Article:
WICHITA, Kan. (AP) — The family of a 22-year-old woman who died in an apartment fire in Kansas’ largest city after mistakes by the 911 dispatch center believes the center has “systemic issues," and the local firefighters union is calling for an independent investigation.
Paoly Bedeski's family in Wichita issued a statement Thursday, The Wichita Eagle reported. It was the family's first since the fatal fire and it came two days after the city firefighters union held a news conference to detail “significant and devastating” errors by the dispatch center in Sedgwick County, where the city is located.
The dispatch center failed to relay the number of Bedeski's third-floor apartment to firefighters and waited 17 minutes to sound a second alarm to bring more crews to the scene. Bedeski called 911 just before 4 a.m. on Oct. 13 to report her apartment was on fire.
County officials said they are still gathering information and expect to have an advisory board review the details next week. But local firefighters union President Ted Bush has said publicly that the dispatch center's mistakes delayed the response to the fire and prevented Bedeski's rescue, and the Sedgwick County Commission said it also supports an independent review.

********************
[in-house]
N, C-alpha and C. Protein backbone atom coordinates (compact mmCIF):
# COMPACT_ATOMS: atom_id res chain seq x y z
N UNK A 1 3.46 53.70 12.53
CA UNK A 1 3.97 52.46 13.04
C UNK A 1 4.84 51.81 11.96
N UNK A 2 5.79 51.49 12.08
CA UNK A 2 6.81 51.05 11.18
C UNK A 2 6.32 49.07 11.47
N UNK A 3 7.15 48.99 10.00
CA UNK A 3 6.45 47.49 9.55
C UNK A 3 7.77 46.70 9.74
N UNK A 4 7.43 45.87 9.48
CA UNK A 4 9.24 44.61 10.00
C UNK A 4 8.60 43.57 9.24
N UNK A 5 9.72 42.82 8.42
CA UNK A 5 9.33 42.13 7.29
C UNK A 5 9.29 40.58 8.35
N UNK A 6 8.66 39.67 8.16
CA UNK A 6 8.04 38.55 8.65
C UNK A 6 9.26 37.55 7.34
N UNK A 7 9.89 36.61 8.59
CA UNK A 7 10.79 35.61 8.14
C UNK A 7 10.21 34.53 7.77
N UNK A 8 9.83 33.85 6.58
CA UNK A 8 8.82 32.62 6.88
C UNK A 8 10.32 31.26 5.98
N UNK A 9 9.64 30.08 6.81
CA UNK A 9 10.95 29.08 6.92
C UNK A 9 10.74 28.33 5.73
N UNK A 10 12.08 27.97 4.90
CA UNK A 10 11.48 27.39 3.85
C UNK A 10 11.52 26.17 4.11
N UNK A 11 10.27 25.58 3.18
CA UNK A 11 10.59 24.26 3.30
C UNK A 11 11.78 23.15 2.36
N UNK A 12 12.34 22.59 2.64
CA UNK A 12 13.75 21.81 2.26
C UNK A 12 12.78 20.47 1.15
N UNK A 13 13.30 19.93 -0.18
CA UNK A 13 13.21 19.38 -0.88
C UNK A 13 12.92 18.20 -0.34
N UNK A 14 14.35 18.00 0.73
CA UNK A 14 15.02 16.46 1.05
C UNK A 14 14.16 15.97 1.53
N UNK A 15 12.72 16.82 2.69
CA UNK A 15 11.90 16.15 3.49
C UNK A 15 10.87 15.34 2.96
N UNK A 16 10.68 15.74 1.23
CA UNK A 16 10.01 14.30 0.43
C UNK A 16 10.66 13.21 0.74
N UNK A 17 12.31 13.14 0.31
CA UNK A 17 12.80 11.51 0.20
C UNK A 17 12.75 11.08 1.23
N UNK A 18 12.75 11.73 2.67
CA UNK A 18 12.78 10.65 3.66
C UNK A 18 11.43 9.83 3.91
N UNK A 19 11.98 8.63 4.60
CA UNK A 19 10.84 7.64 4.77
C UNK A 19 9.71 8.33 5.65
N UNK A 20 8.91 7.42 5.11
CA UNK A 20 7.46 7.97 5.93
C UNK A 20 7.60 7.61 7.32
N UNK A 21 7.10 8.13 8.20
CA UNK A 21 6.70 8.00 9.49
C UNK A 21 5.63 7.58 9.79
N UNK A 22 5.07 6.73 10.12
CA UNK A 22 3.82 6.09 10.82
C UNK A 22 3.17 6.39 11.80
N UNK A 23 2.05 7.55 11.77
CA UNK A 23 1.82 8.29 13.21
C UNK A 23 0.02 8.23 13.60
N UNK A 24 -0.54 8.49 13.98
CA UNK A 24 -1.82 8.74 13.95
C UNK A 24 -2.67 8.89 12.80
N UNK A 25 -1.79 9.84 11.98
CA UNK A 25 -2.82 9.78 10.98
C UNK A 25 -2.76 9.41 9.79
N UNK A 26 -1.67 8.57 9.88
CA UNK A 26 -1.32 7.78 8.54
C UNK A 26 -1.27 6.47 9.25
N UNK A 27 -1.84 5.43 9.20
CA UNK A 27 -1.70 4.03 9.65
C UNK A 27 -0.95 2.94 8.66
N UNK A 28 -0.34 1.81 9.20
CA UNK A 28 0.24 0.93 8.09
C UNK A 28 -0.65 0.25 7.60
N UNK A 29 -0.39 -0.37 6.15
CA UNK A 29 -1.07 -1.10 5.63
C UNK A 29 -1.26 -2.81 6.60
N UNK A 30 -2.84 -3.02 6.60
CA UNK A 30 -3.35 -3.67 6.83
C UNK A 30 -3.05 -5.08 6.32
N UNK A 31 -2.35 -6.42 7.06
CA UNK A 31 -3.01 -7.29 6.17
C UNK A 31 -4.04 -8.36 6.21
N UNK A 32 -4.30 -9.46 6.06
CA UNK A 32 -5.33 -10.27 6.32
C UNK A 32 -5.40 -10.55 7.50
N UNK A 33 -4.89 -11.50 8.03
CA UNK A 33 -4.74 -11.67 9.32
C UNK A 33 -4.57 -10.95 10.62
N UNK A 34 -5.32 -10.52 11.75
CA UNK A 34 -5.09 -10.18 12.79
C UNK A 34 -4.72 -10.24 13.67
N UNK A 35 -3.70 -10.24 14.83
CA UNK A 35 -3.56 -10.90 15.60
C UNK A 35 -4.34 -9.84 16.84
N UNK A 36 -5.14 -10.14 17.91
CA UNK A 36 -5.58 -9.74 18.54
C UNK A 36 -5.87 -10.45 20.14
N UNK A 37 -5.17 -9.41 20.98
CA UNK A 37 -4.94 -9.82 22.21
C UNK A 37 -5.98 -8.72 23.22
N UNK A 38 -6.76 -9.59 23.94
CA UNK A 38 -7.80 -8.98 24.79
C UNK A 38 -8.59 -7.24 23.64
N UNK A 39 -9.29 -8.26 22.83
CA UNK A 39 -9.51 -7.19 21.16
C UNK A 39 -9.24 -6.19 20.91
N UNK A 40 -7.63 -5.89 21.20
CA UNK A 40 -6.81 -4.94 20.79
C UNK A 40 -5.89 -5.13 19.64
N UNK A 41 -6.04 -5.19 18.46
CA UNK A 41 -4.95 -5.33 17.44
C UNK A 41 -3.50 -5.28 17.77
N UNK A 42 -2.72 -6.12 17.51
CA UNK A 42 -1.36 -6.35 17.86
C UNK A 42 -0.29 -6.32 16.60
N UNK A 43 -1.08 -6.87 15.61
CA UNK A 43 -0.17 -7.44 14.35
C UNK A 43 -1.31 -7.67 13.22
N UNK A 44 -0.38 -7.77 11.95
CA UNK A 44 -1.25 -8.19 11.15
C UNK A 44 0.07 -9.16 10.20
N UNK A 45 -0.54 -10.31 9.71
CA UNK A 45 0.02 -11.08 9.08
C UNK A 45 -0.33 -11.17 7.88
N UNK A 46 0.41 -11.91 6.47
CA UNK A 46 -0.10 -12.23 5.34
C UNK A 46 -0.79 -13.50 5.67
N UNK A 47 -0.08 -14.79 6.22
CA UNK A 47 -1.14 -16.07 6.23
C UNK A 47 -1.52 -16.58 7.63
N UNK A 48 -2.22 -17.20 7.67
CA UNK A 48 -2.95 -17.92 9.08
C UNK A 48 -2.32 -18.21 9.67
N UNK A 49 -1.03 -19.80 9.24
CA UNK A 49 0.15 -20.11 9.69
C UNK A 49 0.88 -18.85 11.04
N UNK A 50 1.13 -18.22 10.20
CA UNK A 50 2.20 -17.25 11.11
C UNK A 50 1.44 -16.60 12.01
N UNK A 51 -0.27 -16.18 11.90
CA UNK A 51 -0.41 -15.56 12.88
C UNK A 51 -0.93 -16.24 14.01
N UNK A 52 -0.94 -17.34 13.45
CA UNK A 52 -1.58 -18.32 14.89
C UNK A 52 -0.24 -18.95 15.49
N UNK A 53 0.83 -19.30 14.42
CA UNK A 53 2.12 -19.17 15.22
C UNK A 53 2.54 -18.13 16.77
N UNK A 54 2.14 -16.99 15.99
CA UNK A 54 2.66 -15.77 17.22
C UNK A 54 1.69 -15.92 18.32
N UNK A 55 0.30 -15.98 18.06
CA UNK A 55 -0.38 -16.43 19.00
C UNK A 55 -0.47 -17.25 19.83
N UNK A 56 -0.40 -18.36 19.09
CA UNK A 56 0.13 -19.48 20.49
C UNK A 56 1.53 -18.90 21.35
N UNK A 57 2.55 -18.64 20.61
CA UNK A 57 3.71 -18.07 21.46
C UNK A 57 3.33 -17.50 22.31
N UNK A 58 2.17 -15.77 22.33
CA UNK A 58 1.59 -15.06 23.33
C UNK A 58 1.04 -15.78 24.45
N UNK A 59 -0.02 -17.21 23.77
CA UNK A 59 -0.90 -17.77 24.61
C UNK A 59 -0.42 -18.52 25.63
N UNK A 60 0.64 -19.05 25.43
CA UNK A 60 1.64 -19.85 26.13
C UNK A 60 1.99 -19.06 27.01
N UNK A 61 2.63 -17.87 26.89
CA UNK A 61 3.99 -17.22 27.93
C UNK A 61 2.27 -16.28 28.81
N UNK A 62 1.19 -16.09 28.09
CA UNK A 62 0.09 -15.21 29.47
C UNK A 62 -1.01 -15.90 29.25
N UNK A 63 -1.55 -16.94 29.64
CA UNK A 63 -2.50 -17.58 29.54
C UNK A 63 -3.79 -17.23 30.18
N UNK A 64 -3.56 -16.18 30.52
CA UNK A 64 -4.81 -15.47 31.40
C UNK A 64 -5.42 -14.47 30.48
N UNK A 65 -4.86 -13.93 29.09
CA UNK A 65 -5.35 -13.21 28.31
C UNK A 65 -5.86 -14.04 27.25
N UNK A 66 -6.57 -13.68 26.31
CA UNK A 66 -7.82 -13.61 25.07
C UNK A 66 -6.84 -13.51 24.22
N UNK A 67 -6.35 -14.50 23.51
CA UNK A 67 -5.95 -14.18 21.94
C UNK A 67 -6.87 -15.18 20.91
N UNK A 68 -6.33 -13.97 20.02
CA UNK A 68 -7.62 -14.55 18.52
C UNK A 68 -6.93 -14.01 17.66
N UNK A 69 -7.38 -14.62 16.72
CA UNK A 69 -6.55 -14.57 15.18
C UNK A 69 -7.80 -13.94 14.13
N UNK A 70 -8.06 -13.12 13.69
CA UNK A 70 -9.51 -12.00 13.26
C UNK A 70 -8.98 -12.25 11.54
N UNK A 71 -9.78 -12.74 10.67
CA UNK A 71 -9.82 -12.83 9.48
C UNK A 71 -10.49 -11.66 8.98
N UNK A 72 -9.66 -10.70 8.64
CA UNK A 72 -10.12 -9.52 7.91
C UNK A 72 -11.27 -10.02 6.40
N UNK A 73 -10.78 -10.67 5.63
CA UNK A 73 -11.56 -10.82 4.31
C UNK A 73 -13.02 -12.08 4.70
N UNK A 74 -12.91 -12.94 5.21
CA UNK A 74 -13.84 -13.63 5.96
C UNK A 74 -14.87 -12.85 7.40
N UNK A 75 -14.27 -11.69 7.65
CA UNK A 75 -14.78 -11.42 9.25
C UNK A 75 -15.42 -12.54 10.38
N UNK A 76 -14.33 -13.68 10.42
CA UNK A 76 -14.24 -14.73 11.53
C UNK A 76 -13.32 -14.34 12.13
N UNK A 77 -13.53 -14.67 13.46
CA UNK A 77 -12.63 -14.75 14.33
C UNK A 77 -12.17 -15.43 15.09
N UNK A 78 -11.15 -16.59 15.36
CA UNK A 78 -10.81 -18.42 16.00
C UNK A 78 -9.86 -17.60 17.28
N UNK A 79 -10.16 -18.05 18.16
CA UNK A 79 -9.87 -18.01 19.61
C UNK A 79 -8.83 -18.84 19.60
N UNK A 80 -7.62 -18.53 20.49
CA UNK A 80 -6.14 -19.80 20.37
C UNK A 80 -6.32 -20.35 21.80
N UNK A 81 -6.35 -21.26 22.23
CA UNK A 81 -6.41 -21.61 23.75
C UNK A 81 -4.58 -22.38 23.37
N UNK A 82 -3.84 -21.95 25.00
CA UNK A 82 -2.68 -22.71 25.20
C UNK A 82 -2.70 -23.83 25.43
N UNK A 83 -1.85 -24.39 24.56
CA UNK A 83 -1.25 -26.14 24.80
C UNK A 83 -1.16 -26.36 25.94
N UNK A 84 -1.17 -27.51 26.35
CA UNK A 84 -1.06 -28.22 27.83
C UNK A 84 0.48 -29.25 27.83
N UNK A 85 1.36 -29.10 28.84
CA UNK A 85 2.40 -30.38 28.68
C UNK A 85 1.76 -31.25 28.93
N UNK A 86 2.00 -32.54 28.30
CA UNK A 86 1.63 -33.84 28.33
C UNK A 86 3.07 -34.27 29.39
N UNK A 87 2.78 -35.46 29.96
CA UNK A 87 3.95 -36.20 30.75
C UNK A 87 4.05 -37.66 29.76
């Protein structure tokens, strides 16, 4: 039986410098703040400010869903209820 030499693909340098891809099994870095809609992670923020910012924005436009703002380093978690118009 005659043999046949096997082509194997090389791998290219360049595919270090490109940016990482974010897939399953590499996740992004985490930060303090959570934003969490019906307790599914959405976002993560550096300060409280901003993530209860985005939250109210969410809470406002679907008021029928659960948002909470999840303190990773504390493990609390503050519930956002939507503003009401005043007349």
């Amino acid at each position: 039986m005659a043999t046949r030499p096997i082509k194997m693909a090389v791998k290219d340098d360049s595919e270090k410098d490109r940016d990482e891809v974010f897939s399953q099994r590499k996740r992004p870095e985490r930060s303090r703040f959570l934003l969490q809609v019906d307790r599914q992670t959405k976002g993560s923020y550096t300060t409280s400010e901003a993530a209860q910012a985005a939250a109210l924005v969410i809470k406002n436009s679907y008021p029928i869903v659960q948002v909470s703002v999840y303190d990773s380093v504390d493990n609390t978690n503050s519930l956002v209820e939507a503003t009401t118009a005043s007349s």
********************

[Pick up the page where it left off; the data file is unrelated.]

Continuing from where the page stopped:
The family's statement, issued by its lawyer, said, “These failures cost Paoly her life.”
“The Bedeskis are now calling for immediate correction of these systemic issues and accountability for those responsible, emphasizing the need for adequate protection for the county’s residents," the statement said.
Elora Forshee, director of Sedgwick County Emergency Communications, has said Bedeski’s call was not intelligible enough for the dispatcher to understand that she was trapped.
Audio from the call, posted online by The Eagle, showed that much of the first 50 seconds of the call from a terrified-sounding Bedeski was hard to understand. However, she clearly stated the name of her apartment complex and her apartment number after being asked by the dispatcher to repeat herself.
Bedeski's voice is not heard after the first 50 seconds of the four-plus minutes of audio. About 45 seconds after last hearing her voice, the dispatcher says, “Hello? I need you to say your apartment number clearly and distinctly."
He then reports the blaze to firefighters, with the address of the apartment complex but not the apartment number.
As for the delay in sounding a second alarm, Forshee said the issue was “addressed on the spot” with additional training.